Congress may be running out of options for heading off a U.S. credit downgrade, and, in a cruel twist, it is effectively at the mercy of the very rating agencies faulted for helping drive the financial crisis.

Absent a sweeping deficit-reduction plan, at least one rating agency says the United States could still be at risk of losing its sterling AAA status even if Congress lifts the debt ceiling by next week. While the same rating firms were widely implicated in the mortgage meltdown that triggered the financial crisis that exacerbated the country's deficits -- leading to a congressional crackdown last year -- analysts say Congress has little leverage with the agencies this time around.

"Ultimately, the ratings agencies are just intermediaries between the problem, which is the debt outlook, and the markets, who are going to have to evaluate that problem," said Douglas Holtz-Eakin, former director of the Congressional Budget Office. "And I don't think that given the scale of the problem there's anything they can do to the ratings agencies to fool (the markets) on this."

Holtz-Eakin said don't expect Congress to play hardball with those firms again just to avert a downgrade.

"If the Congress were so ham-handed as to threaten the ratings agencies, markets would react accordingly, and it wouldn't work, so they're not going to go there," he said.

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Jim Manley, a former spokesman to both Senate Democratic Leader Harry Reid and the late Sen. Ted Kennedy, also said he didn't think Congress would try to retaliate with new regulations or oversight hearings on the credit ratings firms if they did downgrade the U.S. rating, noting the Europeans tried a similar tack before Greece got junk bond status.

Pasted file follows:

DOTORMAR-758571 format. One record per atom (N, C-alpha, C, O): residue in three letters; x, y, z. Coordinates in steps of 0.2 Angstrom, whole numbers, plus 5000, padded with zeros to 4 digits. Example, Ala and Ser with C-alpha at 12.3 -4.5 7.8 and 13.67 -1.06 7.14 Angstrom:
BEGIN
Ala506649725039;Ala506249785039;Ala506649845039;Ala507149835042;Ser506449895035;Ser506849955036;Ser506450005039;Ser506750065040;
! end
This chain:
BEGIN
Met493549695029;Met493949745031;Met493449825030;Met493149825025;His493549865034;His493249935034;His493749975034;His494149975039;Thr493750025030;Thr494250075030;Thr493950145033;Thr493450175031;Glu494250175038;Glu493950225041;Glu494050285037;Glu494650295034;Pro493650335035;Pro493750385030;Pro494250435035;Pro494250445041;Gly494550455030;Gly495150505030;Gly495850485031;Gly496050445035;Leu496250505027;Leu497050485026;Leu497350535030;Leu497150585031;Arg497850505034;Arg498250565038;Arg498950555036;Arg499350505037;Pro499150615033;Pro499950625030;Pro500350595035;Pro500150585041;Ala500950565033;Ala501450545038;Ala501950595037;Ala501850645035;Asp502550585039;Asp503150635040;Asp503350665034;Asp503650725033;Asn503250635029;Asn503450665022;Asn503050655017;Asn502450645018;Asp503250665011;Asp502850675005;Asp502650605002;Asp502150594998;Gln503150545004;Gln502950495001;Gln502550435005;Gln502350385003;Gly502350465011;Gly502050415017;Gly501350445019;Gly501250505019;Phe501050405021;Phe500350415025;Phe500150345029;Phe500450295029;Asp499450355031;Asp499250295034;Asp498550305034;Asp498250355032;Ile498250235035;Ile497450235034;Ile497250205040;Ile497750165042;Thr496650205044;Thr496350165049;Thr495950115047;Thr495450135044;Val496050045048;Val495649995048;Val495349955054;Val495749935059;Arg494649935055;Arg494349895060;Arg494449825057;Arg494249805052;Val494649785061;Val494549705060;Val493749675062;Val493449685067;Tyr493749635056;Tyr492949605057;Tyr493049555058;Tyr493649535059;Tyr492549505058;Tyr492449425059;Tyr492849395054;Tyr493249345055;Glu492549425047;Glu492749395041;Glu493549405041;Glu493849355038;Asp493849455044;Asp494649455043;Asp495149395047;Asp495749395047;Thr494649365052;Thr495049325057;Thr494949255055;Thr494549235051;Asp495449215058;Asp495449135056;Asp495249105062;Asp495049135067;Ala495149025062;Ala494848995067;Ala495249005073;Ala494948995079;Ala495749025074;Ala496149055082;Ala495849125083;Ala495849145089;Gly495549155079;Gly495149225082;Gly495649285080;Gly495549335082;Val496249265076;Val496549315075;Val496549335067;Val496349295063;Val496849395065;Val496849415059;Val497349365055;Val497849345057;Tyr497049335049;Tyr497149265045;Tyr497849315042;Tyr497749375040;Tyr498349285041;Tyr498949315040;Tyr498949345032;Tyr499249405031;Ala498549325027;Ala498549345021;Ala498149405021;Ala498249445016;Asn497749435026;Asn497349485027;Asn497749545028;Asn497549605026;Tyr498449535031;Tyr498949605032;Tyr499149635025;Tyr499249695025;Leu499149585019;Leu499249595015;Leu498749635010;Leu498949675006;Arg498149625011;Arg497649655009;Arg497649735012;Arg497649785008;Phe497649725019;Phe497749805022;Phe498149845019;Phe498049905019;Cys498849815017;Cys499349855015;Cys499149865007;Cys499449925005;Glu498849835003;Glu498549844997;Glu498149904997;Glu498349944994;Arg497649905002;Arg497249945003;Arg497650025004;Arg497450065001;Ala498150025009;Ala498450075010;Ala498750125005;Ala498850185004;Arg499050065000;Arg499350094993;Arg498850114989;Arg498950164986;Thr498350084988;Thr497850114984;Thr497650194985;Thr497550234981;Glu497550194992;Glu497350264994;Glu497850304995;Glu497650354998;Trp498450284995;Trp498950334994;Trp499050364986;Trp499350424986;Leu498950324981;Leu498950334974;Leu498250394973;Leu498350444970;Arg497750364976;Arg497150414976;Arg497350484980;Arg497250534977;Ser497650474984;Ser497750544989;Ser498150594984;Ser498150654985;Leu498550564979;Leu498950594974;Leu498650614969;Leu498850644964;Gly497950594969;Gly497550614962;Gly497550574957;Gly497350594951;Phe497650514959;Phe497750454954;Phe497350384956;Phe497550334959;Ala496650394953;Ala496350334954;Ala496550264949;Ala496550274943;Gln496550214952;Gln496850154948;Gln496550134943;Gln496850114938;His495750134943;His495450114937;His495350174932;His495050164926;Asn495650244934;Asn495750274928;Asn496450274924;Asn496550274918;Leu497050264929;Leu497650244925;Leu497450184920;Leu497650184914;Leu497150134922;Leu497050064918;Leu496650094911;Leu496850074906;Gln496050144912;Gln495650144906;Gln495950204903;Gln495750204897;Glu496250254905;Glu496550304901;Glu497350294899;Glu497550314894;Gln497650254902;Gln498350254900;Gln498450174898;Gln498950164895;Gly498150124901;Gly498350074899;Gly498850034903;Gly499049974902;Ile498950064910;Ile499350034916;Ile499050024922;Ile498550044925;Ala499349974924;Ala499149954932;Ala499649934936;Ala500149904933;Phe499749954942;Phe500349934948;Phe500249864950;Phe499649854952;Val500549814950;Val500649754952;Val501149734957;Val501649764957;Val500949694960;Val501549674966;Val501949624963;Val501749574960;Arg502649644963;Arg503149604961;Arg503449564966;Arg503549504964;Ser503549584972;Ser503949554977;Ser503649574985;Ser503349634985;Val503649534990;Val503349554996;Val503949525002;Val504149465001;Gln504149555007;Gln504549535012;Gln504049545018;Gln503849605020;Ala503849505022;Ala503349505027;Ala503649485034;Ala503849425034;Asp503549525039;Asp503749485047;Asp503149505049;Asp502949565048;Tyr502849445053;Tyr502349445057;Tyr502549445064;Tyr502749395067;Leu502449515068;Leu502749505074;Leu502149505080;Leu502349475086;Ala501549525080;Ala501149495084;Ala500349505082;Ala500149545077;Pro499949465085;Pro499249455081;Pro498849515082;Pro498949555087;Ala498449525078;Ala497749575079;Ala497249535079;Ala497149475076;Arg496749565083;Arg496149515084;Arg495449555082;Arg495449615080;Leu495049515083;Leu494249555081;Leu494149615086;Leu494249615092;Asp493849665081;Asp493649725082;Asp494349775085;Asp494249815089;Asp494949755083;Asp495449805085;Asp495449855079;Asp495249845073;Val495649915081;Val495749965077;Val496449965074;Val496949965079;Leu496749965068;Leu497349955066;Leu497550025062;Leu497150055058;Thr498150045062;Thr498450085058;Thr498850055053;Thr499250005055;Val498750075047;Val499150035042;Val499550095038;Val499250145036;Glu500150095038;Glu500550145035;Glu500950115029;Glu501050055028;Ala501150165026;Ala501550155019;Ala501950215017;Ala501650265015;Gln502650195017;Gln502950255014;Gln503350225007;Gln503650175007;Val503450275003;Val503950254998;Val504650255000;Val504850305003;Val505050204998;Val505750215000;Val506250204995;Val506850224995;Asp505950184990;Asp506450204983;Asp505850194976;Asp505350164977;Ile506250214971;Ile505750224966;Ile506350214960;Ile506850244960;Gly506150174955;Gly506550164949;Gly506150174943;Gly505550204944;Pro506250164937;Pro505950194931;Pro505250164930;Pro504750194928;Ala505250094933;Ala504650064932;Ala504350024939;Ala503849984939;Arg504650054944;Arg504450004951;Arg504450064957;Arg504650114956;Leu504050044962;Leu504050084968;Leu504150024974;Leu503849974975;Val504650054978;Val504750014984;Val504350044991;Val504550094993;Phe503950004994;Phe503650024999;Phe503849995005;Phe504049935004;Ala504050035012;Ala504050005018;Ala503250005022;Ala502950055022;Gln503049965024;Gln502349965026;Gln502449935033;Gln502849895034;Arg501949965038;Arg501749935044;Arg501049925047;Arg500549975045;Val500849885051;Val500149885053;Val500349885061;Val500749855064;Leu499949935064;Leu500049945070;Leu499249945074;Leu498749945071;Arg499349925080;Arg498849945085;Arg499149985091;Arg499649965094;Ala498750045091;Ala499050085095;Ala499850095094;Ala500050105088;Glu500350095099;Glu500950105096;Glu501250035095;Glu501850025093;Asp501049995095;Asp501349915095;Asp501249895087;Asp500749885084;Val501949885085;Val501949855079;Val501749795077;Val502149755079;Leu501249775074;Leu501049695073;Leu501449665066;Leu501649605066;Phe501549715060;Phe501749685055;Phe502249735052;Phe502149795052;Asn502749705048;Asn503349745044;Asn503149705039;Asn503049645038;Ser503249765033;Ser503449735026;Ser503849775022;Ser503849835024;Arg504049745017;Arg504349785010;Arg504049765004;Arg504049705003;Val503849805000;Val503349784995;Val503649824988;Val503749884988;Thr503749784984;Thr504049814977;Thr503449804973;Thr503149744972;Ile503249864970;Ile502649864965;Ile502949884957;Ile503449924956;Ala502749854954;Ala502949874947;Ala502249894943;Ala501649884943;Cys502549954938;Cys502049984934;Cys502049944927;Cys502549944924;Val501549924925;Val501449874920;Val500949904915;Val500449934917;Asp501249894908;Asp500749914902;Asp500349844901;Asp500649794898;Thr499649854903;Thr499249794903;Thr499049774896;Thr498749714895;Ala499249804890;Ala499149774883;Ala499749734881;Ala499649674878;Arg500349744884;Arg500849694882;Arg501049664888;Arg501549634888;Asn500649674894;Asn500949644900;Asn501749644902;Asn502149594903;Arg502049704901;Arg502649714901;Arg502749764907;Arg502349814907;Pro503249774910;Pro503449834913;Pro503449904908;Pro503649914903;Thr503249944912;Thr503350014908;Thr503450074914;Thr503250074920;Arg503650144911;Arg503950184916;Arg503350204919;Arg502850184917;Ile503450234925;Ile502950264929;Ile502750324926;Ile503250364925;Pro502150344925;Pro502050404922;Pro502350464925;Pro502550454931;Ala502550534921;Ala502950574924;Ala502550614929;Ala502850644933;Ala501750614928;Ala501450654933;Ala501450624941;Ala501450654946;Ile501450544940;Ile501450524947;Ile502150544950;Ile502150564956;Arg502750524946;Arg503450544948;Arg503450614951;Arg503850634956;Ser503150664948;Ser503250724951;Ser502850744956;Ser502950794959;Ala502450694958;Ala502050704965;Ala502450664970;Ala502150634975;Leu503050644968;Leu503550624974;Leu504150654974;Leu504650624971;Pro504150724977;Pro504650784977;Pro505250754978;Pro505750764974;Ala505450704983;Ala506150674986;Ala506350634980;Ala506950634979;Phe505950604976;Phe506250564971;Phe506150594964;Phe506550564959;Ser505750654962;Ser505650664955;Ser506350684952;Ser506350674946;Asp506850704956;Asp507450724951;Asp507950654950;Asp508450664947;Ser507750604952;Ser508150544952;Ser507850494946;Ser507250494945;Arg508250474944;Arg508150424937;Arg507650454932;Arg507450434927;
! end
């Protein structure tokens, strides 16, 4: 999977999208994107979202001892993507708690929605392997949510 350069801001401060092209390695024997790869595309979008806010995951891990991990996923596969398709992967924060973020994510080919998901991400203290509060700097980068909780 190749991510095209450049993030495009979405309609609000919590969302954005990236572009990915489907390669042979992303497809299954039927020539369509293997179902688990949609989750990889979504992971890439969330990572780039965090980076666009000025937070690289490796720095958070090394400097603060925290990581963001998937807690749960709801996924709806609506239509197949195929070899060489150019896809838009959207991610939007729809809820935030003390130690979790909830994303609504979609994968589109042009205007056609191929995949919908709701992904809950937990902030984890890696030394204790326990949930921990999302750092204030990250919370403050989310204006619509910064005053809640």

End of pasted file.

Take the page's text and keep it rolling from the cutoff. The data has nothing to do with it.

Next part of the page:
"That would smack of a banana republic," Manley told FoxNews.com.

Congress moved to rein in the rating agencies' influence following their role in the mortgage mess. They were accused of fueling the subprime boom by giving safe ratings to the securities that were based on those risky loans. The Financial Crisis Inquiry Commission, on which Holtz-Eakin served, concluded earlier this year that the top three rating agencies were "key enablers of the financial meltdown," since the securities at the heart of the crisis couldn't have been sold "without their seal of approval."

In the wake of the widespread financial collapse, Congress passed a financial overhaul bill last year that sought to minimize their influence in how federal agencies regulate the industry, and require the rating firms to adhere to new standards for disclosure and training.

But Holtz-Eakin said congressional retaliation in this case would not be a good idea. At this stage, the rating agencies are effectively telling Congress there's one way out of this -- raise the debt ceiling and deal with the deficit in a serious way.

Standard & Poor's has issued the starkest threat. The agency warned that the U.S. could suffer a credit downgrade even if Congress raises the debt ceiling, if that increase is not also paired with significant deficit reduction.

S&P is looking for a plan that cuts $4 trillion over the next decade.

After Reid claimed Tuesday morning that the rating agencies had endorsed his plan - which cuts $2.7 trillion at most -- S&P reiterated through a spokesman that it has not endorsed "any particular plan."

Rep. Tom McClintock, R-Calif., warned Tuesday that the U.S. could lose its AAA rating with any plan worth less than $4 trillion.

"They make pretty clear that just raising the debt limit cavalierly, reflexively, without any permanent structural spending reform mechanisms put in place could well be just as bad -- arguably much worse -- than not raising it at all," Tea Party-aligned Sen. Mike Lee, R-Utah, told Fox News.